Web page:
It’s a good time to buy wine (It’s also a very good time to whine).

With all the sharp discounts available, I just bought my first large flat screen (and Apple TV which is essential for maximum enjoyment) and found that it was a good time to buy (not at Best Buy, which wasn’t).

If you are reading this blog, you are interested in following the real estate economy, and are familiar with the tired mantra from the real estate brokerage industry “It’s a good time to buy real estate” presented as relevant advice no matter what the market conditions actually are. NAR has a formal public awareness campaign called “Good Time To Buy” There are, of course, plenty of naysayers in the current as well as any market. Let’s break it down.

Which market type is the best housing market to buy in?

  • Rapid price growth
  • Modest price growth
  • No price growth
  • Modest price decline
  • Rapid price decline

Pretty simplistic, right? Yet that’s the framework of the conversation. Visit one of those markets and there are plenty of reasons to buy or not to buy. Is it price? affordability, future plans, employment outlook, etc. It’s not all about the market trend.

I think where the real estate brokerage industry (primarily NAR) has gone wrong has been it’s general unwillingness to be candid in any of these 5 scenarios. Yet there are many agents and brokers who have always been forthcoming and they will do well in any housing market.

Do you notice how NAR is not sought out in the media much these days as a “trusted advisor?” It’s been relegated to basic press release coverage at each existing home sale report release.

Blaming the media (whining)

Is there good media coverage and bad media coverage about an event cycle like housing?

Of course.

Few in the real estate brokerage business were complaining about the media cheering of rising housing prices during the early days of the boom. When the news turns negative, the brokerage industry turns a critical eye at the media. However, I see general real estate media coverage as somewhat predictable, but certainly not unfair

Media response to housing trends

  • Rapid price growth (cheering)
  • Modest price growth (cheering)
  • No price growth (skepticism)
  • Modest price decline (critical)
  • Rapid price decline (critical)

I think much has been said and dissected about housing since peak a few years ago. Yet here’s a new trend in news coverage: It’s a good time to buy.

Are we seeing the beginning of a contrarian news cycle?

Has the negative cycle gone on so long, readers are getting bored and want something new to read about?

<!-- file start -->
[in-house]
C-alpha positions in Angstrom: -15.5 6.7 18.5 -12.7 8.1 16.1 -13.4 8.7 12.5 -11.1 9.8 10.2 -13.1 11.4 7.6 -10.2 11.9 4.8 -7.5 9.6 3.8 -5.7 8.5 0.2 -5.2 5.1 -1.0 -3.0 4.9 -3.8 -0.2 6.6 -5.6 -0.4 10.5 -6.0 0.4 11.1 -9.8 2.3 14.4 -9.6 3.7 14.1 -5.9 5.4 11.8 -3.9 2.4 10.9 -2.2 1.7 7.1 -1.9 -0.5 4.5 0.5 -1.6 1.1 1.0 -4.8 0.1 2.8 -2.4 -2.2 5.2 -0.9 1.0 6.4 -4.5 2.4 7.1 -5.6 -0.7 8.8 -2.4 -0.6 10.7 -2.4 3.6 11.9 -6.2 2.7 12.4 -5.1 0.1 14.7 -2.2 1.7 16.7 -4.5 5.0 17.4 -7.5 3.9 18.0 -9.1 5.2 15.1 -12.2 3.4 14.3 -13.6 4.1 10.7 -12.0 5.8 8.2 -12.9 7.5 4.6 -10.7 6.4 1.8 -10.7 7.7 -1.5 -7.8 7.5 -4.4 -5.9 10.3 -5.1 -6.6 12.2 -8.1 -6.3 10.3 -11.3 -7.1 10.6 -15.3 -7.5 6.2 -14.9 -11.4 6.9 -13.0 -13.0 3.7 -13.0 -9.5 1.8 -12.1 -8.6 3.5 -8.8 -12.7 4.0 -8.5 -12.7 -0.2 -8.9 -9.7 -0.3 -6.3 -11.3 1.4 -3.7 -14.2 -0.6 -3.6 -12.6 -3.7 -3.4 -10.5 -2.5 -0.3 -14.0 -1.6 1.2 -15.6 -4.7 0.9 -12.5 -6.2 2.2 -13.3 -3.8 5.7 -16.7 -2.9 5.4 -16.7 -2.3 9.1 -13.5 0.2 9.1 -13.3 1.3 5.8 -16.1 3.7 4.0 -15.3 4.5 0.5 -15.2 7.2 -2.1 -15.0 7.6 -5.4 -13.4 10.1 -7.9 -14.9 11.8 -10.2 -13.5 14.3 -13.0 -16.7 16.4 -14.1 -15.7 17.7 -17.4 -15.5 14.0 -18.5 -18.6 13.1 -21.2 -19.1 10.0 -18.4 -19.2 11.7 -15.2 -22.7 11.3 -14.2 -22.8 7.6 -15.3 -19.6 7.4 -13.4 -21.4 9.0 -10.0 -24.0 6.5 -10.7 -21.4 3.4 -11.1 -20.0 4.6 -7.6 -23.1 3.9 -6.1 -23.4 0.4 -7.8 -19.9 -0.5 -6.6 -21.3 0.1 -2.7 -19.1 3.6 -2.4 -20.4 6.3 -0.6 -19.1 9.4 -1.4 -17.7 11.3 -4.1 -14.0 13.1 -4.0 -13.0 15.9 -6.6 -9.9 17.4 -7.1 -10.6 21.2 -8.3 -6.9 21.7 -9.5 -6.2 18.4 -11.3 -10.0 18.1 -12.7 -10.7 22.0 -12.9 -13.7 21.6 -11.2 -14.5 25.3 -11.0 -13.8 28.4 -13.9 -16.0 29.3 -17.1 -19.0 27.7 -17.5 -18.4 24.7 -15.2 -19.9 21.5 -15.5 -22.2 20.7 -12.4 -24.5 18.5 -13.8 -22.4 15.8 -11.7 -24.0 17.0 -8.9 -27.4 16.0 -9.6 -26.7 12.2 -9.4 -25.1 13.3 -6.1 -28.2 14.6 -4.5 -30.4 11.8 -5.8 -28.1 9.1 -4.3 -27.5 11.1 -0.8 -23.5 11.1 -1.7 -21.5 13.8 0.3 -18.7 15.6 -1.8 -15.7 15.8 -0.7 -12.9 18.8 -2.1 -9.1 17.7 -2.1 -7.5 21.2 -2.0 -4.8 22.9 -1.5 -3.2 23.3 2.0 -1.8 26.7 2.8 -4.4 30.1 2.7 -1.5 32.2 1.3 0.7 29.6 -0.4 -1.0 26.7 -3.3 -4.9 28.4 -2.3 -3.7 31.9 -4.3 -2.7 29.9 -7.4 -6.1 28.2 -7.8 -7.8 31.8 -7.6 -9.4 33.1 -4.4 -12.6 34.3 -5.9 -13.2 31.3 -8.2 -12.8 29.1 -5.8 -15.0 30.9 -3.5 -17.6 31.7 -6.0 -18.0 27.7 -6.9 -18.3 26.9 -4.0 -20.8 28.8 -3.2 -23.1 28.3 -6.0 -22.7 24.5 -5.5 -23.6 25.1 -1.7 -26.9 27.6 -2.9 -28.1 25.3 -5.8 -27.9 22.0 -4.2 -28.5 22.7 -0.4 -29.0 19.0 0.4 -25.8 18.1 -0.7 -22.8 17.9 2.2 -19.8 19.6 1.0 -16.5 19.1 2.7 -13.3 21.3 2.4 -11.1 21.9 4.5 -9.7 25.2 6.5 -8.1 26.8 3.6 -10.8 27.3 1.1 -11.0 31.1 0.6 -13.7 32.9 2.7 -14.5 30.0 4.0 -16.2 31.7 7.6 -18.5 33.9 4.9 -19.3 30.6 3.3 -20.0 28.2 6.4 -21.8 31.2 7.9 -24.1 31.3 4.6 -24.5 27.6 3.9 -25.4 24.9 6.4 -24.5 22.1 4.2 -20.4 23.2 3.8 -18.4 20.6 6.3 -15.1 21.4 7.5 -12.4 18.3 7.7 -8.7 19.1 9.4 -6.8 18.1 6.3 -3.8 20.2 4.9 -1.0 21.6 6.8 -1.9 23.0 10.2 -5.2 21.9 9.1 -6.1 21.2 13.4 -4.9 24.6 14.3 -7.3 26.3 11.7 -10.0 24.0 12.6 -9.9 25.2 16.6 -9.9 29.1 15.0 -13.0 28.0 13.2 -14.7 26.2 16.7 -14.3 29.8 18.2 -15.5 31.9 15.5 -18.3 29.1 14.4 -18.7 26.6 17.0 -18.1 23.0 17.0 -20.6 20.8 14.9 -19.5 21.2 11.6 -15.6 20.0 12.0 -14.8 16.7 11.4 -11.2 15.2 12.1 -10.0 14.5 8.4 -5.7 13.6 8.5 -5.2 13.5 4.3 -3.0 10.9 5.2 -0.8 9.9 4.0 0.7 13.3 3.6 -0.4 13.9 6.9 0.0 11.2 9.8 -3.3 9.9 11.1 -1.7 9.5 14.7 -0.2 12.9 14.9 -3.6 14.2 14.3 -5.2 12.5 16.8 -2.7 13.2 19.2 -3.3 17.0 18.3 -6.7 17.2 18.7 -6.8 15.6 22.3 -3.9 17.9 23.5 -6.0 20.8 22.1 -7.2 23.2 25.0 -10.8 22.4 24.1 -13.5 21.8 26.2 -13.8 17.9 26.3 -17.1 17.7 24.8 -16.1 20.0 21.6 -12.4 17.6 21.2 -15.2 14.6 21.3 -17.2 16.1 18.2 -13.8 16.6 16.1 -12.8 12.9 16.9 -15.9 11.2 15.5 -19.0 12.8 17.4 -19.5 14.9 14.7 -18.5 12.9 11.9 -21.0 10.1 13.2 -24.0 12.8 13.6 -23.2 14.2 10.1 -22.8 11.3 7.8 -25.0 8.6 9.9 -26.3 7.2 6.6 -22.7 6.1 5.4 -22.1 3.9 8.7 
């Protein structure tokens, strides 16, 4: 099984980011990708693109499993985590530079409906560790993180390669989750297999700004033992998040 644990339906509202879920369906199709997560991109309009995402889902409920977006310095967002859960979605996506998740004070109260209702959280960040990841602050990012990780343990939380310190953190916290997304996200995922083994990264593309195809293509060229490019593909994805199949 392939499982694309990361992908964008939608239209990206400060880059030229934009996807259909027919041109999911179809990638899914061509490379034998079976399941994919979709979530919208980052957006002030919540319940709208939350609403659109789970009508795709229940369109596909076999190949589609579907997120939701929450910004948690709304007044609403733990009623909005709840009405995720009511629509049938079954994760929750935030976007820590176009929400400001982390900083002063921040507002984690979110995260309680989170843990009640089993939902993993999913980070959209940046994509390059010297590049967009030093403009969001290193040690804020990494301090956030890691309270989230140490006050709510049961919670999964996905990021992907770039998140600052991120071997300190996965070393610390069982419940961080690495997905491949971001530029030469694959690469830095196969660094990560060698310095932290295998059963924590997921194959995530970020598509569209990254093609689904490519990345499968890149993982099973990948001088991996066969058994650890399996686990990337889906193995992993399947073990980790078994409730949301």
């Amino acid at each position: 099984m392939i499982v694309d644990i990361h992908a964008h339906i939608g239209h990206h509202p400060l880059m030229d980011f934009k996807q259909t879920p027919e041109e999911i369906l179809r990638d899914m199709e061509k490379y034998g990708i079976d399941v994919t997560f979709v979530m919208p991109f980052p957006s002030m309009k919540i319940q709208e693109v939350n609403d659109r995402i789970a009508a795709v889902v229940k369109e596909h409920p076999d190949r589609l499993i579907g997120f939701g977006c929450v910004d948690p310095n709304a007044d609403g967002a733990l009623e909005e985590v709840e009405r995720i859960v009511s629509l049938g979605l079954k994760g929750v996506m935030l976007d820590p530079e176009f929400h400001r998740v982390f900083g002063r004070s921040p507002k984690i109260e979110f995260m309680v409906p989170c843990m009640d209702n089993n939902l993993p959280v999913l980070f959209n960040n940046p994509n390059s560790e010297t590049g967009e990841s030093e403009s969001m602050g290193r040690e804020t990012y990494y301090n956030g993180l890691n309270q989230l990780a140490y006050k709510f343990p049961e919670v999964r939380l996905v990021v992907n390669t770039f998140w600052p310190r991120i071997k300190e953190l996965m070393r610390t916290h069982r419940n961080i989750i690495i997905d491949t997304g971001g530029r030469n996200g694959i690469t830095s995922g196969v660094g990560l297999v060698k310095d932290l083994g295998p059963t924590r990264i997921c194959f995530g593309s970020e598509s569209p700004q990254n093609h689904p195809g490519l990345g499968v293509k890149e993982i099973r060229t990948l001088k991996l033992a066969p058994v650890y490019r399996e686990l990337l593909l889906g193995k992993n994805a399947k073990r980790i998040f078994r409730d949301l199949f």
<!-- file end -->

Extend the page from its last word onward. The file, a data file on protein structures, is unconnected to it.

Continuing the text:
Is it a good time to buy?

Another flat screen is starting to seem like a good idea.


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5 Responses to “It’s A Good Time To Buy A [Fill In Blank]”

  1. Nadine says:

    The media needs to have new news in order to get readers and sell ad space.

  2. Edd Gillespie says:

    While “It’s a good time to buy” is not the only thing I would criticize NAR and its offspring for saying, it does seem unreasonable to expect a real estate agent to say “It’s not a good time to buy.” That is sort of like telling someone “Don’t get an appraisal.”
    Actually thinking back, I’ve done that a couple of times. No doubt I need my head examined. I can only hope the reason the media isn’t quoting NAR is because the Media has discovered that NAR has long ago squandered its credibility. Ya think?

  3. The Miller — Just when you thought (I hoped) it could not get any worse, here’s a Realogy guy quoted in today’s Inman News, as a prelim to Inman Connect in January:

    “[Inman Q:] What is the biggest problem in the real estate market today, and how would you fix it?

    “The media have pummeled our economy and the housing industry mercilessly and have whipped up fear and unrealistic concern. We continuously seek to have Realogy executives speak on news shows to provide a more accurate picture of the housing market.”

    [that was “Ben Phillips, vice president of new products and research for the Realogy Franchise Group, is also managing director for OpenHouse.com, a Realogy-operated site that allows searches for open-house events scheduled across the country. The site, which is also open to non-Realogy brands, offers e-mail alerts, interactive maps and a route-planning tool”.]

    Yikes

  4. L'Emmerdeur says:

    Realogy is going chapter 11 any minute now. That stock is a good short at any price.

    As for flat screen TVs, the manufacturers themselves are predicting retail price drops of up to 30% in 2009. Ahem.

  5. Jonathan J. Miller says:

    Nice to hear from you L’Emmerdeur. Looks like I might need a few more TVs after all.